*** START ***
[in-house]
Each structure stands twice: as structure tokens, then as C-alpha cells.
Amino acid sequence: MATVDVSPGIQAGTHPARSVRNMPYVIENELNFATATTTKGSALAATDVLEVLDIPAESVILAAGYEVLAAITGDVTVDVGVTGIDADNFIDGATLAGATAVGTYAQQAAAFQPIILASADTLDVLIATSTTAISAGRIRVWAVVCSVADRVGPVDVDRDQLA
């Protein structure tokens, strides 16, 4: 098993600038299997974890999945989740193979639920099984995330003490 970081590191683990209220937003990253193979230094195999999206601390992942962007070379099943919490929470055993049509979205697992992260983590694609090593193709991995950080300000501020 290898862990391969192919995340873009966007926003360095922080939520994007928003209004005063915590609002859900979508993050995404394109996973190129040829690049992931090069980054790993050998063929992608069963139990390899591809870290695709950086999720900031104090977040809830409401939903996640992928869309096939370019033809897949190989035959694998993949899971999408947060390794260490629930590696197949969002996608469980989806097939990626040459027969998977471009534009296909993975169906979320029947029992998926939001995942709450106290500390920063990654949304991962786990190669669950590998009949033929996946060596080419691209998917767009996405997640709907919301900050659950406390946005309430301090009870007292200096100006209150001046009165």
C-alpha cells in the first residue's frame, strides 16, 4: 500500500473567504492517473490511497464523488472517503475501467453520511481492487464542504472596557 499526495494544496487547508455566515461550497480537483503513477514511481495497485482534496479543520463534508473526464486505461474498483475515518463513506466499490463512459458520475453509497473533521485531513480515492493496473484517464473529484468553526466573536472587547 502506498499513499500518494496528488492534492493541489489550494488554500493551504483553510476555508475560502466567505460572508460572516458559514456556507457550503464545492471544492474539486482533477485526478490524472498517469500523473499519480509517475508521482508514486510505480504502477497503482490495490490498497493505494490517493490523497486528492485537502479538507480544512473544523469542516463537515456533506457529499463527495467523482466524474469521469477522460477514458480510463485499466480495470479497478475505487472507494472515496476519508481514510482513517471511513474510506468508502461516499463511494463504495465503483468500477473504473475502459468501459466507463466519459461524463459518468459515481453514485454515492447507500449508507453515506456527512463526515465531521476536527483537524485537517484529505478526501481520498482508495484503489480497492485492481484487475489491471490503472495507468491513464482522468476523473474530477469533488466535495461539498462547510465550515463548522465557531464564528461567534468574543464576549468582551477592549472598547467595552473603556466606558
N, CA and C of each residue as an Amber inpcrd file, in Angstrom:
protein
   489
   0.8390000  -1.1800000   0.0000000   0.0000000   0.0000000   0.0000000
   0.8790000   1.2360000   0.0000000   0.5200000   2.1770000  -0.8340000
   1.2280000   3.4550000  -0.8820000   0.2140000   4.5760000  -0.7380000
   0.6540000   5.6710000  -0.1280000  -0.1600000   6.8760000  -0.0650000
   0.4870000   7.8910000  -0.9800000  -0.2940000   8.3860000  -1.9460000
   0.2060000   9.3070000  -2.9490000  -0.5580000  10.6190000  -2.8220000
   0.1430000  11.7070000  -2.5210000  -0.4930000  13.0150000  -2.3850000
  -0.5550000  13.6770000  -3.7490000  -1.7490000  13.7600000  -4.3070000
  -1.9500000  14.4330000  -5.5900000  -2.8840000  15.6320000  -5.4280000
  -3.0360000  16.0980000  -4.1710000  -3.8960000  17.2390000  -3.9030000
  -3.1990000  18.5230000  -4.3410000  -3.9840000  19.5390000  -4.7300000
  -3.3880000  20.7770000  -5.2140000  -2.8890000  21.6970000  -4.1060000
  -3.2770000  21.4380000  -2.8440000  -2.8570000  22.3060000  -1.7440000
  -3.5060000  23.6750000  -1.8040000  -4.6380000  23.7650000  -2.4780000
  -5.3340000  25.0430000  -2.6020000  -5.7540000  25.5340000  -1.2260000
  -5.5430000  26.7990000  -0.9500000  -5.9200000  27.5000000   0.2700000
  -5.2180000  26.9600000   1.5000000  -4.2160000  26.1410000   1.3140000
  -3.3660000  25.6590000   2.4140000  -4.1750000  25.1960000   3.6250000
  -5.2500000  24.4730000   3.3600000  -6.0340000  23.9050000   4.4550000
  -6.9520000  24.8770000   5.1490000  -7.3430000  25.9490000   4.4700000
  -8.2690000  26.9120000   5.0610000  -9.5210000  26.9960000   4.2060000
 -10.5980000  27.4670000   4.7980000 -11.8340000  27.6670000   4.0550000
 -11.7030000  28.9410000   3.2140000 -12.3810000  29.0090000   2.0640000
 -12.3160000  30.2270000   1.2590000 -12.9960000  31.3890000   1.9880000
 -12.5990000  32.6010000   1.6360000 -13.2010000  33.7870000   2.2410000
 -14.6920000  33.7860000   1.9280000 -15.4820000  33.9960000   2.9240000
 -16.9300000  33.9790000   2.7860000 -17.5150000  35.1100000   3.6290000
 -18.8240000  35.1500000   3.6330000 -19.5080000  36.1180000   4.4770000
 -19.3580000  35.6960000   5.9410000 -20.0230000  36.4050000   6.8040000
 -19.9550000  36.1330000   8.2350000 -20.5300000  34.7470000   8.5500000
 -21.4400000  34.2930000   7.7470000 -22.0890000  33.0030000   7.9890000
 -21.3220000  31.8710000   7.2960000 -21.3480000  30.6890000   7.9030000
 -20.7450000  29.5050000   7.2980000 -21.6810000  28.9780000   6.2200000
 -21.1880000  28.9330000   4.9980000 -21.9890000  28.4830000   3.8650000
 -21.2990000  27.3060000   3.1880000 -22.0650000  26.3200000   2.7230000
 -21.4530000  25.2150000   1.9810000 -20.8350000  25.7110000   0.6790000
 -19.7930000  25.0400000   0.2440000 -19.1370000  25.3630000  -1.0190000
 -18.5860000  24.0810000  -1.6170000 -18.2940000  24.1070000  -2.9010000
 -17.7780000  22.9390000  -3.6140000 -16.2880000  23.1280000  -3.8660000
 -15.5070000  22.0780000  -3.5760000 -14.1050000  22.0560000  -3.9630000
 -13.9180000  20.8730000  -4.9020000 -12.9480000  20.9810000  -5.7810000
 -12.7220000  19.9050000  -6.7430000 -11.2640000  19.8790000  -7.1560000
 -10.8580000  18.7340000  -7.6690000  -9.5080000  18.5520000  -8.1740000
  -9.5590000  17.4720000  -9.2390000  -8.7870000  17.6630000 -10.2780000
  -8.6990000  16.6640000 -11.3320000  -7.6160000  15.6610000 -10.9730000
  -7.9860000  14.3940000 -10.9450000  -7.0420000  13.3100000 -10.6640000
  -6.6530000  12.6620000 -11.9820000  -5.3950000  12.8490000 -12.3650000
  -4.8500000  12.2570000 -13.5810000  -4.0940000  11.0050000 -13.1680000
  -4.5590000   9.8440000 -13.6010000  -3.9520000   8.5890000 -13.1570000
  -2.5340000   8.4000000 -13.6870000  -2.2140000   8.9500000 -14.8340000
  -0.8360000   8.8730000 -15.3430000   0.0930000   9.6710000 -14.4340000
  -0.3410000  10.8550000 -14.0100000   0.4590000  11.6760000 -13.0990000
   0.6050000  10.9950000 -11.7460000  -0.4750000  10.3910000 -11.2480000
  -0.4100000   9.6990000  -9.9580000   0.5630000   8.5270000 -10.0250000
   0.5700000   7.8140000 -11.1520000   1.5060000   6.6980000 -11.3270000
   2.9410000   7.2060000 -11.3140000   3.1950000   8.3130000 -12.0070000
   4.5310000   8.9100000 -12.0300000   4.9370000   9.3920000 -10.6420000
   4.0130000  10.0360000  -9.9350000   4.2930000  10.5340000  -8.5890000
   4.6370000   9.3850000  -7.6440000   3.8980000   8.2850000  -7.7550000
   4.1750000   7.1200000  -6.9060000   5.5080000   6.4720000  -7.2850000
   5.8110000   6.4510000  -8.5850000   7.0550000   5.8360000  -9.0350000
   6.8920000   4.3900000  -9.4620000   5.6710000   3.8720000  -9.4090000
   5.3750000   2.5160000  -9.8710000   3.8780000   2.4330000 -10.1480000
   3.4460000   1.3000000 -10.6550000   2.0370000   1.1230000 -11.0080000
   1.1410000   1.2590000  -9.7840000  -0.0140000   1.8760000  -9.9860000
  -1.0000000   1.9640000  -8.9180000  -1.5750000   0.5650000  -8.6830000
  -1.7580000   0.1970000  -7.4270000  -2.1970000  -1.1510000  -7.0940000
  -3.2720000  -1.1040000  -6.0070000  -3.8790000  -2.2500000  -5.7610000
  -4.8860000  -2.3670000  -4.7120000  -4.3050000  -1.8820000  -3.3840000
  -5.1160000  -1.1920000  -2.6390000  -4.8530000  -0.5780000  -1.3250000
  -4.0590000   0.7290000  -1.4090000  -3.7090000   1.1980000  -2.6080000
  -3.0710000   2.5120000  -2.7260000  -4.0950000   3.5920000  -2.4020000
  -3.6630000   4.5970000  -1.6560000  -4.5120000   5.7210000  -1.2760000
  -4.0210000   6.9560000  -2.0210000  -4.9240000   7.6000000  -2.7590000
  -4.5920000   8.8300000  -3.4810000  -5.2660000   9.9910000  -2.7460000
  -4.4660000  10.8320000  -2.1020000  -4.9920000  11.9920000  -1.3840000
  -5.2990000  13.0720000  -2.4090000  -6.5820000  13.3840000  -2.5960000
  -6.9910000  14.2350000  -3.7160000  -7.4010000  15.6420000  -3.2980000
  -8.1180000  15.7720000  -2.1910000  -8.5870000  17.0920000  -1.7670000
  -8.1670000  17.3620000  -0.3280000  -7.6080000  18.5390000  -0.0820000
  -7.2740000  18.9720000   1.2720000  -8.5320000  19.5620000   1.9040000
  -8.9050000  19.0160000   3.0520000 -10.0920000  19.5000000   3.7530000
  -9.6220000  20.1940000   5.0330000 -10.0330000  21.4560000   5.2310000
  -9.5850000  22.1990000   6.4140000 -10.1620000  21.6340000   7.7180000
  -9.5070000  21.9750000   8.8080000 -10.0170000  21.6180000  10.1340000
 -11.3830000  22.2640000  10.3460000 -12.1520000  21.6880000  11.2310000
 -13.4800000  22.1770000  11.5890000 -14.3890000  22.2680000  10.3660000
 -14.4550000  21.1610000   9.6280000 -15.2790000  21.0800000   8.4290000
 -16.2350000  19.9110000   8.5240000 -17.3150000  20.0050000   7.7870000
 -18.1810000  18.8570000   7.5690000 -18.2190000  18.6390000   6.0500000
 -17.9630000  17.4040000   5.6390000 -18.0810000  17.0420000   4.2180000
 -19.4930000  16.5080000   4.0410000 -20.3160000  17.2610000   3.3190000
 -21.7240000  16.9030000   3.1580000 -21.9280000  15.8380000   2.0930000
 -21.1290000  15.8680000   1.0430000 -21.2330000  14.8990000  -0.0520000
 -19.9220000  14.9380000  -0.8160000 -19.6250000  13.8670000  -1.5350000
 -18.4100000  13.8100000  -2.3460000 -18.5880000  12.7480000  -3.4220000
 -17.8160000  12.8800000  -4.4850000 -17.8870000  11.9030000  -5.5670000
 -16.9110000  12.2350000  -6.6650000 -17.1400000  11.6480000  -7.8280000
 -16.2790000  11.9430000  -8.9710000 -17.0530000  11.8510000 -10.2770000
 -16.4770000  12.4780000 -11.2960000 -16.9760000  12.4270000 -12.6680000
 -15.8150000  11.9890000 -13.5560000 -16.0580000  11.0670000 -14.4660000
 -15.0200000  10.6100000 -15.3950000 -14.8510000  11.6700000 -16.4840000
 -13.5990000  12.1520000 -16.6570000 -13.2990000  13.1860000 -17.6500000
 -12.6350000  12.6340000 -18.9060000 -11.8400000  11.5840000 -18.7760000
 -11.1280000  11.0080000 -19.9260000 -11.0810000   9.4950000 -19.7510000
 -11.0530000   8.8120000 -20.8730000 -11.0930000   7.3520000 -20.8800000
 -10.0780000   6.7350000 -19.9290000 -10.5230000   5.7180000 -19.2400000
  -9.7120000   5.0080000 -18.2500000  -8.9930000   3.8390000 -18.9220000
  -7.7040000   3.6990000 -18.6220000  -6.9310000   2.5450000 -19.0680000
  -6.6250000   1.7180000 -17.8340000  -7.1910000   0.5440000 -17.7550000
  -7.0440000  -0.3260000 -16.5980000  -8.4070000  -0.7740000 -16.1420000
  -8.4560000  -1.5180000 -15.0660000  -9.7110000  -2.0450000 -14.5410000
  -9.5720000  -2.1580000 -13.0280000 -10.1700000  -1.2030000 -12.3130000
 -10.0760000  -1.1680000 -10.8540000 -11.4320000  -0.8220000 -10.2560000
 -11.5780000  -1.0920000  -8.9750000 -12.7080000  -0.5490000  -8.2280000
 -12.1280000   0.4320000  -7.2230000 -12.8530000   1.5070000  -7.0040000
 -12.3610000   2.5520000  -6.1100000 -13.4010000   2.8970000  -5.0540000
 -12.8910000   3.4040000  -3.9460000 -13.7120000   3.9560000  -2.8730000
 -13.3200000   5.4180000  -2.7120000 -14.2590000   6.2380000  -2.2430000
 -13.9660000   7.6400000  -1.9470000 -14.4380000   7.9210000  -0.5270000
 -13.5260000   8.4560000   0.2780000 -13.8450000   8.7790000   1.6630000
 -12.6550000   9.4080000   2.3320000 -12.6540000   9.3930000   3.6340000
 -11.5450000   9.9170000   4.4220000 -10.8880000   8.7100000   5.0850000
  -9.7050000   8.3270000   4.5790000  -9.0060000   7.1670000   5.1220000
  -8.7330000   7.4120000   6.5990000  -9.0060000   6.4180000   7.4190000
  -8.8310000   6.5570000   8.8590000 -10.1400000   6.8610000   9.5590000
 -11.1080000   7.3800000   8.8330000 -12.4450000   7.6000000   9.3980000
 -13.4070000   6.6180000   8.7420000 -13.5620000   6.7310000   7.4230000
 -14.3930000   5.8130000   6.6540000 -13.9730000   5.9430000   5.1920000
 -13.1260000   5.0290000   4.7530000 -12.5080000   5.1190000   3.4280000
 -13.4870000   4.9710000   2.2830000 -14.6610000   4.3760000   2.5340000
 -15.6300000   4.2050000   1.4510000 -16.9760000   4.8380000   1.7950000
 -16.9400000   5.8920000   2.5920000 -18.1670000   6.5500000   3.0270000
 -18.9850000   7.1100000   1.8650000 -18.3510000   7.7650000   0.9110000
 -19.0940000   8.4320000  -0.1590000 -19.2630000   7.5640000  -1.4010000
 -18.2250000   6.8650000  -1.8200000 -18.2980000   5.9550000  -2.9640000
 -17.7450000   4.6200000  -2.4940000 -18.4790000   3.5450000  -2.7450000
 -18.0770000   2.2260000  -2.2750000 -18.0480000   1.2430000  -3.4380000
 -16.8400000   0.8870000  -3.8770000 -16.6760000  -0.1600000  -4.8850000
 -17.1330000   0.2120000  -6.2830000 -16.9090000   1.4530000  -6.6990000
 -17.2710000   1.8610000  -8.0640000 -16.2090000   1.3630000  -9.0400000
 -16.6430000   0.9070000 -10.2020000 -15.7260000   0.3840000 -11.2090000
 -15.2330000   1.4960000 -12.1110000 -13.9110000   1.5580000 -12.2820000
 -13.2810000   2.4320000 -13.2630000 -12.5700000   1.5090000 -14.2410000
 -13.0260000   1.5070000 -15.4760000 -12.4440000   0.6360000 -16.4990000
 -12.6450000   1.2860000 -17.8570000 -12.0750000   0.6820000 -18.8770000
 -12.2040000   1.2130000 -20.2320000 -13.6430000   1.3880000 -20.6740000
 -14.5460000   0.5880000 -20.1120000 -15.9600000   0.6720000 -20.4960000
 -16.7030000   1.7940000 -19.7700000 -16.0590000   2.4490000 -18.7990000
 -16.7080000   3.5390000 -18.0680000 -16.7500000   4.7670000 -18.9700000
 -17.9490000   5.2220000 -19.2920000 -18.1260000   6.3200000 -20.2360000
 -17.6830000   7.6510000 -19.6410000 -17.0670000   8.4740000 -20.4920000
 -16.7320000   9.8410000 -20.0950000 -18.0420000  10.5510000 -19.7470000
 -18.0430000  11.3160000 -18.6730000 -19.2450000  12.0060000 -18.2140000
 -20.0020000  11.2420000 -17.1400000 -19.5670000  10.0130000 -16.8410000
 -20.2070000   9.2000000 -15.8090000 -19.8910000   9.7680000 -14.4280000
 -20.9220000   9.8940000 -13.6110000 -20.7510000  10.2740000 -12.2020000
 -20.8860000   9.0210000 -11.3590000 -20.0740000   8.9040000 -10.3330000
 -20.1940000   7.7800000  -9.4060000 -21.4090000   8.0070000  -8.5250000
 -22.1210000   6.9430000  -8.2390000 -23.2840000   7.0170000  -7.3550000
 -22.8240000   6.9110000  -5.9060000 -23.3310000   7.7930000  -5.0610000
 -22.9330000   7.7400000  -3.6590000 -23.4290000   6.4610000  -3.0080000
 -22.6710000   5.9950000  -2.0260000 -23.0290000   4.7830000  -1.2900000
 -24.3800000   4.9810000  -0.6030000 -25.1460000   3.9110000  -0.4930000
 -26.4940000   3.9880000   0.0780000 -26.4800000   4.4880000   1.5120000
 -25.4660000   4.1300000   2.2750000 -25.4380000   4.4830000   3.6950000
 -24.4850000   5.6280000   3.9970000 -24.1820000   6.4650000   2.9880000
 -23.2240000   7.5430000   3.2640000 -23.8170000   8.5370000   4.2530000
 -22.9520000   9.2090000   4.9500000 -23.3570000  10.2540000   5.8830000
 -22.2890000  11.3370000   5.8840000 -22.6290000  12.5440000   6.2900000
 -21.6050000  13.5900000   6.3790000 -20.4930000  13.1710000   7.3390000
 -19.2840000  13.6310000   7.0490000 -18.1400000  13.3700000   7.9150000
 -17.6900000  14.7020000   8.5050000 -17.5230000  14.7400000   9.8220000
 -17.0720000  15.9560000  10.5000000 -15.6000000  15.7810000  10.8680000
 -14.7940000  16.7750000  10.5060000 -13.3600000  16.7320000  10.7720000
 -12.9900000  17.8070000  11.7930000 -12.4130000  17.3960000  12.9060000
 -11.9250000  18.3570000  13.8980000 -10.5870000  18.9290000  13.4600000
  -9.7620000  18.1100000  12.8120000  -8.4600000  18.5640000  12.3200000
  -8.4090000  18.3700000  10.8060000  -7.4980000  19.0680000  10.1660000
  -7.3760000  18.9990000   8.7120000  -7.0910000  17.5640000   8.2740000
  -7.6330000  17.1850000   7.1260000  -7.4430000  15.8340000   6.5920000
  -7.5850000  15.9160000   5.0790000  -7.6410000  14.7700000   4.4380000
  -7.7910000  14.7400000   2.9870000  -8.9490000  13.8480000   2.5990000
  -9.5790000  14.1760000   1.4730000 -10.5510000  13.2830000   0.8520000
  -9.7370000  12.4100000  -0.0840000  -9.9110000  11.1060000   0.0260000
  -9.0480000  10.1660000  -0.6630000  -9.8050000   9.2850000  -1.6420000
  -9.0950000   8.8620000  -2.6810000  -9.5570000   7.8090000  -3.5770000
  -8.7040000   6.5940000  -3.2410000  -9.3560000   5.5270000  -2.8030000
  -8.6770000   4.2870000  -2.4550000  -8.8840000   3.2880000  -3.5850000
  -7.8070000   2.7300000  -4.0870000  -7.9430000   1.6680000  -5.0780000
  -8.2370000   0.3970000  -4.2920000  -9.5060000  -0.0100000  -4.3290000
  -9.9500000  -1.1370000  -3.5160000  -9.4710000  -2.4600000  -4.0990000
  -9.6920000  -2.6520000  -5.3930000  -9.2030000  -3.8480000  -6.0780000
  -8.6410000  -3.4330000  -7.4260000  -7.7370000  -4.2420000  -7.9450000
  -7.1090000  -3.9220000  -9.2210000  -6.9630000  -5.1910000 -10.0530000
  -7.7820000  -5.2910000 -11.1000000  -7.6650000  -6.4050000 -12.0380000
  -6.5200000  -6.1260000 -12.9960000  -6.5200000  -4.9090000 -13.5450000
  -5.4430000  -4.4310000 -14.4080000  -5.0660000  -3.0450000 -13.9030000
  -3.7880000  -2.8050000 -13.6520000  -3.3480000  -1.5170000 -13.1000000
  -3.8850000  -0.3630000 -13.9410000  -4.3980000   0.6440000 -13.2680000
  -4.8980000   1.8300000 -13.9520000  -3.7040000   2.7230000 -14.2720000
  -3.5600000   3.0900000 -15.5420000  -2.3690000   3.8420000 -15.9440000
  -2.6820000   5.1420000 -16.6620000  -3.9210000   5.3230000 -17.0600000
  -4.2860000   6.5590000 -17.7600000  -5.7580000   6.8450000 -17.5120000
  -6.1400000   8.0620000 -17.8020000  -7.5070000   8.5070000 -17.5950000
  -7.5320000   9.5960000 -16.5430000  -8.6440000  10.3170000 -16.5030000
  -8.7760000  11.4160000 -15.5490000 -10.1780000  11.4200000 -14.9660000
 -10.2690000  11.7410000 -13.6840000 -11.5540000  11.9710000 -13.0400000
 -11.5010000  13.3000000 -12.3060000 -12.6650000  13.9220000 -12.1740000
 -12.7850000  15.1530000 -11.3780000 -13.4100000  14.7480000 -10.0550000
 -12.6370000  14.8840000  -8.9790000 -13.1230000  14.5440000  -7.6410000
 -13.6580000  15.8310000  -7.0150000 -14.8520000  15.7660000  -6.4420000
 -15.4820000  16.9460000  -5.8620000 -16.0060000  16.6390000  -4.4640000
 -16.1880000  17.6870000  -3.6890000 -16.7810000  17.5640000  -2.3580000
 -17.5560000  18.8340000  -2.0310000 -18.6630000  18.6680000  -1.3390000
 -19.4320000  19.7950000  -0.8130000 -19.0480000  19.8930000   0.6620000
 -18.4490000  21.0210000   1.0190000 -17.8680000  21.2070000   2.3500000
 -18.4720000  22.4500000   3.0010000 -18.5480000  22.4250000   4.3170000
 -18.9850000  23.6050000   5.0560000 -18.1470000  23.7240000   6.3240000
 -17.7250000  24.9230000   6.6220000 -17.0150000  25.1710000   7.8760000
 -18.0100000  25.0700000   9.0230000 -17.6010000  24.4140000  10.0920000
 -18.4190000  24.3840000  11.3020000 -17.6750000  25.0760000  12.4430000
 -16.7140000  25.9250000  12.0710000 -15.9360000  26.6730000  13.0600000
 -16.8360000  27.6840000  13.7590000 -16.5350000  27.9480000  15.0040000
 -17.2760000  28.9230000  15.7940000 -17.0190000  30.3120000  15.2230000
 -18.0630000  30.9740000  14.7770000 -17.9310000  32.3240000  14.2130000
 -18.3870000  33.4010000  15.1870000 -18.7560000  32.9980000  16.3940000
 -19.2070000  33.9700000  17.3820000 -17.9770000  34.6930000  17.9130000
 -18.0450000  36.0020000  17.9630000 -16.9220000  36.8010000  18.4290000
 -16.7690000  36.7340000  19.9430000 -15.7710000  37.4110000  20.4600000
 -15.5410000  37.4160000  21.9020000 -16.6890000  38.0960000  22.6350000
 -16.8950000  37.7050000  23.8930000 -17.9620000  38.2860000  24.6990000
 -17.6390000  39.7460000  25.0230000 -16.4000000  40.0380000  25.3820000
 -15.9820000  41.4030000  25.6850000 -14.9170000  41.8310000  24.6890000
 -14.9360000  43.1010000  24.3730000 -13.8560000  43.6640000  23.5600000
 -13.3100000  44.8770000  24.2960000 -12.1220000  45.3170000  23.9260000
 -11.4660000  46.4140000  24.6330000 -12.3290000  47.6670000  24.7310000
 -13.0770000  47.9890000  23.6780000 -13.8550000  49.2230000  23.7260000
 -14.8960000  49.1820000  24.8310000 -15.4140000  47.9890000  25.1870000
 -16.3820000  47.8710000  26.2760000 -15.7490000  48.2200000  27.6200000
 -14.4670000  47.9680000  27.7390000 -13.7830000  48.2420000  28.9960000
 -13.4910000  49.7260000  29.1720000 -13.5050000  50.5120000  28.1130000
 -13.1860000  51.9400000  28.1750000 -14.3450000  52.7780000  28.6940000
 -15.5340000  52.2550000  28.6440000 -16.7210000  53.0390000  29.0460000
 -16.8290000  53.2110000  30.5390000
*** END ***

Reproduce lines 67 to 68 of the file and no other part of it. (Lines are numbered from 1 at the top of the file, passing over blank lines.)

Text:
   4.6370000   9.3850000  -7.6440000   3.8980000   8.2850000  -7.7550000
   4.1750000   7.1200000  -6.9060000   5.5080000   6.4720000  -7.2850000